Inside the front door of Viktor Bash’s apartment at the Arlene and David Schlang Pavilion in Brownsville, Brooklyn, are two pages of detailed safety instructions to be used in the event of an emergency.
In the fifth-floor hall hangs a notice that a Dec. 4 tenants’ meeting has been canceled. The federally subsidized housing project’s management recently distributed detailed instructions about the city’s new recycling laws.
But those notices are virtually meaningless to Bash and his wife, Dina, because the elderly couple (born in Odessa, Ukraine) speak almost no English. Theirs is one of 23 units at the complex, run by Brookdale Hospital, that are rented to Russian-speaking immigrants.
That’s more than half the independent-living units at the 5-year-old complex with immaculate hallways and modern, generous-sized apartments, where monthly rent can be as low as $120, depending on income.
In all, there are 34 Russian-speaking tenants and one Russian-born patient in the assisted-living program at the pavilion on Rockaway Parkway.
Since the layoff of a Russian-speaking employee earlier this year, however, those residents say they face increased difficulty dealing with the building management, seeking repairs, providing necessary information about their income, participating in tenants’ meetings and in other daily situations.
"Last week there was no hot water in the bathroom," said Bash through a translator provided by The Jewish Week. "I complained, but it was off for three days because they didn’t understand or didn’t care."
Claiming the language barrier amounts to unequal access to services and programs for the residents, a public interest lawyer has filed complaints on behalf of 16 tenants with the Department of Housing and Urban Development, the Office of Civil Rights at the federal Department of Health and Human Services, and the Department of Justice.
The lawyer, Rose Cuison-Villazor, is also preparing for a lawsuit against the hospital, if necessary.
"City and state laws hold that if a person of limited English proficiency does not have access to services provided at a place of public accommodation, it constitutes national-origin discrimination," said Cuison-Villazor of New York Lawyers for the Public Interest, a nonprofit group. "Every tenant has a right to attend meetings of the Tenants Association. But for the last six months these tenants have stopped going" because of the language barrier.
Calls to numerous officials at Brookdale Hospital were not returned as of Tuesday.
Cuison-Villazor said the only reply to her inquiries was a message from the hospital’s legal affairs office stating that a response to her complaint had been sent to the state’s Division of Human Rights, which investigates complaints on behalf of HUD.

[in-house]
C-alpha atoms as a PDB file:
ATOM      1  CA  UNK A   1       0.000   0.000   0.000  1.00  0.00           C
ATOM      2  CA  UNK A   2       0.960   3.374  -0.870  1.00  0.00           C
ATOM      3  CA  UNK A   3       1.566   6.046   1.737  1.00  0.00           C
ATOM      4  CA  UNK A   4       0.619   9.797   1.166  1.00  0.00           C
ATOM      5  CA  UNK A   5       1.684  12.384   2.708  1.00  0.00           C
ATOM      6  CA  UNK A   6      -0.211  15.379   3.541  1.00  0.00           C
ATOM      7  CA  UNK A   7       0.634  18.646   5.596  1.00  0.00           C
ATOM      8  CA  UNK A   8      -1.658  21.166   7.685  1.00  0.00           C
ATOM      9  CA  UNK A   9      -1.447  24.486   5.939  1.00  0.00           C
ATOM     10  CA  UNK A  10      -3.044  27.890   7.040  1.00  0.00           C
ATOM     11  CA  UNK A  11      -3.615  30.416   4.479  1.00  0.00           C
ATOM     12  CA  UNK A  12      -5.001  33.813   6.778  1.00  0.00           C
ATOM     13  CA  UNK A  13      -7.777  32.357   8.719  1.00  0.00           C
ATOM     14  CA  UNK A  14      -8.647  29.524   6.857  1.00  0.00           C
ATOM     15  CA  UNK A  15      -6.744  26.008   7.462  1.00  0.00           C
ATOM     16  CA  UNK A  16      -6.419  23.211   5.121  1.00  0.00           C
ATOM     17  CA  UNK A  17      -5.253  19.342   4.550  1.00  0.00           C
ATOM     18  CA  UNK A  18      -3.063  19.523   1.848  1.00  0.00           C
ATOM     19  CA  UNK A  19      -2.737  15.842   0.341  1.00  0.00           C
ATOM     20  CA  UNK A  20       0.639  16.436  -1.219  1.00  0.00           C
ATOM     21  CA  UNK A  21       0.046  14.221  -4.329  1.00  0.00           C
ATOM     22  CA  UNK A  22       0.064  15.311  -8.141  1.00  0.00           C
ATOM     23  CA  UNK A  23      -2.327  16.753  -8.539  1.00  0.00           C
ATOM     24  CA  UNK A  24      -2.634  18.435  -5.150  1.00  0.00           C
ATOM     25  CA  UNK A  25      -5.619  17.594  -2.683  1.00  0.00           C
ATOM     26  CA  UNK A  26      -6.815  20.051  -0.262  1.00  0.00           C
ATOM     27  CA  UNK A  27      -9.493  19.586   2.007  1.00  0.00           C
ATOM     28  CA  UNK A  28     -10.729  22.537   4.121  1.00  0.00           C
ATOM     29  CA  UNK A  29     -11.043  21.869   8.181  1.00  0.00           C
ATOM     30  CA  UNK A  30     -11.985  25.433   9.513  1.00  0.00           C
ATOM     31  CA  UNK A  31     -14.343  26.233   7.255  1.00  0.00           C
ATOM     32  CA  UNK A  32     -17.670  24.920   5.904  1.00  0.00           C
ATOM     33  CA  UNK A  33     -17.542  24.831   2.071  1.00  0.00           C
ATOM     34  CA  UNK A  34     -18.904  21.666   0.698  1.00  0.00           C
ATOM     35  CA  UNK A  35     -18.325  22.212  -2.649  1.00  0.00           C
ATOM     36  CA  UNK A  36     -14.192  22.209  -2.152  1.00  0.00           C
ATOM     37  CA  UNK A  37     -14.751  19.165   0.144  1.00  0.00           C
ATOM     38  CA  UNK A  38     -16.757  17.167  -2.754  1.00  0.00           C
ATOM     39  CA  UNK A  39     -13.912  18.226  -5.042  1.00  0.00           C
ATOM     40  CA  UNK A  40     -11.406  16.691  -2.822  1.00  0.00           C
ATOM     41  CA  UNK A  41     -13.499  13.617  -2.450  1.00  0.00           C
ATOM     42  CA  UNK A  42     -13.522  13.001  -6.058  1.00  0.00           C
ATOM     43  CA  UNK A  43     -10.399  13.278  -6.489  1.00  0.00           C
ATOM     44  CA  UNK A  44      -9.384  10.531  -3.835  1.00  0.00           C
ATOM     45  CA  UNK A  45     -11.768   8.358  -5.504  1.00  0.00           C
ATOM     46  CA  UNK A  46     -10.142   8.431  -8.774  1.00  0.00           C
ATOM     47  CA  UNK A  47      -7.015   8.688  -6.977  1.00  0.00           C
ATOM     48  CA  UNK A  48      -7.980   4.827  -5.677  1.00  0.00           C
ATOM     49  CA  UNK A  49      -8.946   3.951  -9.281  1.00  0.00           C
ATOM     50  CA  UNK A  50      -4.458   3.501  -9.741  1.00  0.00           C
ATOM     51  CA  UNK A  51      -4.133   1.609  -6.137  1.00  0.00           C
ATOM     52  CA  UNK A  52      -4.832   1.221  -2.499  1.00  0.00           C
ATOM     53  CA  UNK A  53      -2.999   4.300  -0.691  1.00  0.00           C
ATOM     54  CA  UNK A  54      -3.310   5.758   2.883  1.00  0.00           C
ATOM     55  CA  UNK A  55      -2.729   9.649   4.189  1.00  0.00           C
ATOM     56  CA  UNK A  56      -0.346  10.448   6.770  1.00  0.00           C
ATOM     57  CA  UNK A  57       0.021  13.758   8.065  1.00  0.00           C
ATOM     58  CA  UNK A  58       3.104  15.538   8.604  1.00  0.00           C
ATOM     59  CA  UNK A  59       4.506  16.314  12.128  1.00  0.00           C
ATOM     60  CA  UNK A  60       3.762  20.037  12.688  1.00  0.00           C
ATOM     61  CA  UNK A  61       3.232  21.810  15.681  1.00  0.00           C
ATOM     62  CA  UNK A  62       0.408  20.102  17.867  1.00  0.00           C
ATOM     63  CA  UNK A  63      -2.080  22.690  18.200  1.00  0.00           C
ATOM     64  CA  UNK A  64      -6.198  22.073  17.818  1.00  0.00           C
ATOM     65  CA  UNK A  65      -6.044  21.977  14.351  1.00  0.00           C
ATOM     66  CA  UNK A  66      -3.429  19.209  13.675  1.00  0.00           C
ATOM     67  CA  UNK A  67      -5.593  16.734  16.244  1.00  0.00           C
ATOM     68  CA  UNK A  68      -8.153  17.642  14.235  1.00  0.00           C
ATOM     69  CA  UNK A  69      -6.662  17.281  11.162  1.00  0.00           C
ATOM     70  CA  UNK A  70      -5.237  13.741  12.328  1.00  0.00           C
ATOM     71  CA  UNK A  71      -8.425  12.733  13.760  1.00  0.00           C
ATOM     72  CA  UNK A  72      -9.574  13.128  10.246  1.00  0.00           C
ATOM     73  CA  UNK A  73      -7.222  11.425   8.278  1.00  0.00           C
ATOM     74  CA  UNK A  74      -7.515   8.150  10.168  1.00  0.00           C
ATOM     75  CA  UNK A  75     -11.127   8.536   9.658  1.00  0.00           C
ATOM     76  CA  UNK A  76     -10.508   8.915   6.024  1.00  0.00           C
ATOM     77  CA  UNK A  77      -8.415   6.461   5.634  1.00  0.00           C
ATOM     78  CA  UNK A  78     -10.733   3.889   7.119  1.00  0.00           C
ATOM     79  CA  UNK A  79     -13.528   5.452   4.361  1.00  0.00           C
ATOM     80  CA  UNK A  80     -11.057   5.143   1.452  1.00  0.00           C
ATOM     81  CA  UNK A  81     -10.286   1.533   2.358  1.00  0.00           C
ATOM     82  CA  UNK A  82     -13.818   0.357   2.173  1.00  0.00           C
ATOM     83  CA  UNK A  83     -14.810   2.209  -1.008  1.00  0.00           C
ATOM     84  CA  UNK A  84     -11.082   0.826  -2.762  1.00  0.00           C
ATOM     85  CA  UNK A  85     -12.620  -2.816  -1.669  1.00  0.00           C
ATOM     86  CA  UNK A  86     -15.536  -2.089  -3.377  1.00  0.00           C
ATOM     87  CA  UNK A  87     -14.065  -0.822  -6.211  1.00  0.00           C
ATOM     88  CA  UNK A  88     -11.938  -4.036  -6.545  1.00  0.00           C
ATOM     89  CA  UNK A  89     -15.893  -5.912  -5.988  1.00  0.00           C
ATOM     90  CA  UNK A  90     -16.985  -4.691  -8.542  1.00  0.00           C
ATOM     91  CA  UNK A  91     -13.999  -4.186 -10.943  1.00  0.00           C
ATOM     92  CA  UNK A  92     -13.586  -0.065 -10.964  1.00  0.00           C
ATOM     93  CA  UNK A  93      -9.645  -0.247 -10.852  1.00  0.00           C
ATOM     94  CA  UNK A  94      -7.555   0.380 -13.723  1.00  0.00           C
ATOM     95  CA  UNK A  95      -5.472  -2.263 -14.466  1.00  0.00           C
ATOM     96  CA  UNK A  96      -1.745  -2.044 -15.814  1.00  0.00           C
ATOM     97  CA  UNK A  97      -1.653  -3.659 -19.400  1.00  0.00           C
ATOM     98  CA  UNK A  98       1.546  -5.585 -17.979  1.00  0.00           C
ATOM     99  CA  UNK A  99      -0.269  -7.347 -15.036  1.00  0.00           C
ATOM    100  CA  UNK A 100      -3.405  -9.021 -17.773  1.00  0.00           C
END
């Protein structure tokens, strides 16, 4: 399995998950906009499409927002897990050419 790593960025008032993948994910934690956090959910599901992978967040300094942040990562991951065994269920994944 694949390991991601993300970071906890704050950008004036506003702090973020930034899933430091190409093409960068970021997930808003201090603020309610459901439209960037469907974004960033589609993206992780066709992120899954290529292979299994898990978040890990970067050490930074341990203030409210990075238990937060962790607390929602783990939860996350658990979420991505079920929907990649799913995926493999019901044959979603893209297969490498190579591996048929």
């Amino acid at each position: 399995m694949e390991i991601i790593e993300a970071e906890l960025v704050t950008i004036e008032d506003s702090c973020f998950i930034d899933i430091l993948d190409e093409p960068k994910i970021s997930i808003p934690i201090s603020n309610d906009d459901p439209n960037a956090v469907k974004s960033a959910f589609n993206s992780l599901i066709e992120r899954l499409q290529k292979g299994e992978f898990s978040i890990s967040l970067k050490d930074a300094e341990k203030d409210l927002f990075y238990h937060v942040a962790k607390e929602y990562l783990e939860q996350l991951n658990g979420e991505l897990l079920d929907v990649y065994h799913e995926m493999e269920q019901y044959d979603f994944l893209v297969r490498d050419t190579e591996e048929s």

The complaint was filed on behalf of Ida Vapne, 90, the only Russian-speaking patient in the Schlang Pavilion’s assisted living program. Vapne’s son, Genrikh, said he has already received word that the division recommended no action be taken in the matter.
Vapne, a native of St. Petersburg, said he has contacted numerous Jewish organizations that deal with emigres but none has taken an interest.
The pavilion currently has several security guards who speak Russian and an occasional volunteer translator. But residents say that’s not enough because no one is available full-time to deal with health emergencies and act as a permanent liaison.
One resident, Yakov Sokolov, said he moved from an apartment in Midwood to the pavilion because of an ad in a Russian paper that said a full-time translator would be available and that a large number of Russian-speaking residents would live there.
Bash said he was led to believe during the application process that 50 to 60 percent of the residents would be Russian-speaking Jews.
But Sokolov, who has lived in the building since 1998, said he has seen the number of immigrants from the former Soviet Union dwindle in recent years as vacancies occur, and that he feels increasingly isolated from the Russian-speaking community.
"Had I known it would be like this, I would rather pay $700 or $800 to stay in a Russian neighborhood," he told a translator.
The Bashes, who immigrated eight years ago, showed a visitor an official letter from the management they believe had been translated by a computer and made little sense to them.
Another letter, untranslated, informed them that they were under review for a rent increase and had to provide a list of documents before a deadline. If they did not meet the deadline, the rent would automatically increase.
In a thick blue folder, Bash presented papers that were translated to him in detail during the application process.
The Bashes, whose bookshelves were lined with medical dictionaries, grammar books and copies of Roget’s Thesaurus, have taken a basic English course to qualify for citizenship, which they have attained. But the course focused on helping them pass the citizenship exam, not on basic colloquial dialogue.
Vapne said he was told the Russian-speaking former employee, Ella Zaltsman, was fired for budgetary reasons.
But he said Zaltsman, who performed other administrative tasks in addition to translating, was replaced by an employee who did the same administrative work but does not speak Russian.
The Daily News on Sunday quoted hospital administrators as saying that Zaltsman was fired because she was functioning as a personal secretary to Vapne’s mother. Genrikh Vapne called that a "humiliating" explanation.
The director of the Metropolitan Council on Jewish Poverty, which manages some 1,100 units of subsidized housing at a dozen facilities, said his organization routinely provides regular on-site translation services for a high concentration of Russian-speaking residents.
William Rapfogel said: "We make sure there is ample staff who understand Russian and can work to empower the tenants to play a role in our residences."